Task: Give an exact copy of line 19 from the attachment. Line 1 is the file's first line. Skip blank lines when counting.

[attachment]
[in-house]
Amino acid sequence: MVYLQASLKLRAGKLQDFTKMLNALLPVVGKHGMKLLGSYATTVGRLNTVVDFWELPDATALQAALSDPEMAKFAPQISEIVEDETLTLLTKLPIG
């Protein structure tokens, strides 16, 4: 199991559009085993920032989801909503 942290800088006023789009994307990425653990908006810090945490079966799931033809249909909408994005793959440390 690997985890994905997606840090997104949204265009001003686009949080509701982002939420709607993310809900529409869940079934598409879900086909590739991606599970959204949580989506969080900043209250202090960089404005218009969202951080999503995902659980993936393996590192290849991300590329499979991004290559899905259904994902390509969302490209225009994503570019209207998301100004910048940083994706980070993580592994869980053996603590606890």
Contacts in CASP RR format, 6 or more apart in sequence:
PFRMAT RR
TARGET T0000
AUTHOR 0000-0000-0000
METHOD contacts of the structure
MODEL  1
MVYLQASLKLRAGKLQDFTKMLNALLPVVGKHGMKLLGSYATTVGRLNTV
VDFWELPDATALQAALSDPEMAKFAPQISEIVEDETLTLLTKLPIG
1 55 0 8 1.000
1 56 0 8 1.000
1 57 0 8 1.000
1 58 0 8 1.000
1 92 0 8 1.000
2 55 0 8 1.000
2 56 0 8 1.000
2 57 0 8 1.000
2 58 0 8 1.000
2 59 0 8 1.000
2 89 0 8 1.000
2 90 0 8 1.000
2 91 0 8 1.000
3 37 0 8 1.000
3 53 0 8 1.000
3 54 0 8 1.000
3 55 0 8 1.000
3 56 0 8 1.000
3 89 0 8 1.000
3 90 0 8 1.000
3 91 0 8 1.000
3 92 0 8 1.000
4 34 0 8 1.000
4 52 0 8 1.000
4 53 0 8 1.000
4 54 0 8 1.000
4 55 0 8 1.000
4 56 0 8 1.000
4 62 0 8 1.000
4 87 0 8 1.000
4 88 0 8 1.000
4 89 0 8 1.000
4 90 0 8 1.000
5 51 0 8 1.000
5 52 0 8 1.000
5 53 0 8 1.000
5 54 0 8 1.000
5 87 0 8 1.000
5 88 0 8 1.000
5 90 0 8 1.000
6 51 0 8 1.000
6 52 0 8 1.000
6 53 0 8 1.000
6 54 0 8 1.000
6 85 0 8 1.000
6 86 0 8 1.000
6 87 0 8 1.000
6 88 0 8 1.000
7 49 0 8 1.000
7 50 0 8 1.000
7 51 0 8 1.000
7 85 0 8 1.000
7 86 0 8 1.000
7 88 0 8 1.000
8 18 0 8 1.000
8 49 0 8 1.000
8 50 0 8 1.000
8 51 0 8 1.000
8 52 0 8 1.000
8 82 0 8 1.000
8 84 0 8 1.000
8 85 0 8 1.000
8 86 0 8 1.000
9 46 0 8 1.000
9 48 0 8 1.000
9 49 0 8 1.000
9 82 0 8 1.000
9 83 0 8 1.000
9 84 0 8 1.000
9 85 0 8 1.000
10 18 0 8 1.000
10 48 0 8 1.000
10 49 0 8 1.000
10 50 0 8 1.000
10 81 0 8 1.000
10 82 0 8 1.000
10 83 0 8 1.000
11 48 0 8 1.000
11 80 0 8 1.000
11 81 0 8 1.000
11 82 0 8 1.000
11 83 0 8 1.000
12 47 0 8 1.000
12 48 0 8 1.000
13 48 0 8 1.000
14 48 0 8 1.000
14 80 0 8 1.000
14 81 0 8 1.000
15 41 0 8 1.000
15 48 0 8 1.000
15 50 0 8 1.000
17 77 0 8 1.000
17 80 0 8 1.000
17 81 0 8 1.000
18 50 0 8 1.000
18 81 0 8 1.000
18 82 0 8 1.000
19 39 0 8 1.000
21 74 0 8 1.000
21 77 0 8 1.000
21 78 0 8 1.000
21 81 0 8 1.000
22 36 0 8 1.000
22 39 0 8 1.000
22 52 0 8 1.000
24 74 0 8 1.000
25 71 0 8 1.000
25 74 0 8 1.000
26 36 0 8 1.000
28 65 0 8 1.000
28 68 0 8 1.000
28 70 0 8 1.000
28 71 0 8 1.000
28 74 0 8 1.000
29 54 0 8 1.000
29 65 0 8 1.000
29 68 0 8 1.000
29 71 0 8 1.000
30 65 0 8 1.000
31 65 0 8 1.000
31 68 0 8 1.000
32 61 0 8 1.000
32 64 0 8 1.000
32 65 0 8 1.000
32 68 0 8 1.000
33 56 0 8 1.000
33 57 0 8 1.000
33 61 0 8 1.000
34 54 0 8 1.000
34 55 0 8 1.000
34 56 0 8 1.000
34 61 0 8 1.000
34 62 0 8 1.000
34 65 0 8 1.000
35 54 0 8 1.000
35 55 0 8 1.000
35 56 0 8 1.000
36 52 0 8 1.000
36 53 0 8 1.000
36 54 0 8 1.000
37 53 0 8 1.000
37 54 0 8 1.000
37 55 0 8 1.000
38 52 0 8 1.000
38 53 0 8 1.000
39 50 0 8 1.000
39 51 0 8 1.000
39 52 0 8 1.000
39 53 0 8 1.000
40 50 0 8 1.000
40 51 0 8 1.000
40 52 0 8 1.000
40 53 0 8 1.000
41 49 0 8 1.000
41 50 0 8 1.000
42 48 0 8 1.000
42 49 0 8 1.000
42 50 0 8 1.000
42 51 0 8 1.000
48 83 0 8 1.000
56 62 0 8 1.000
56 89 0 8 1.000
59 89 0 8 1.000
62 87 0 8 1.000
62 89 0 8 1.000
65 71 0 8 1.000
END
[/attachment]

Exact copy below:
2 57 0 8 1.000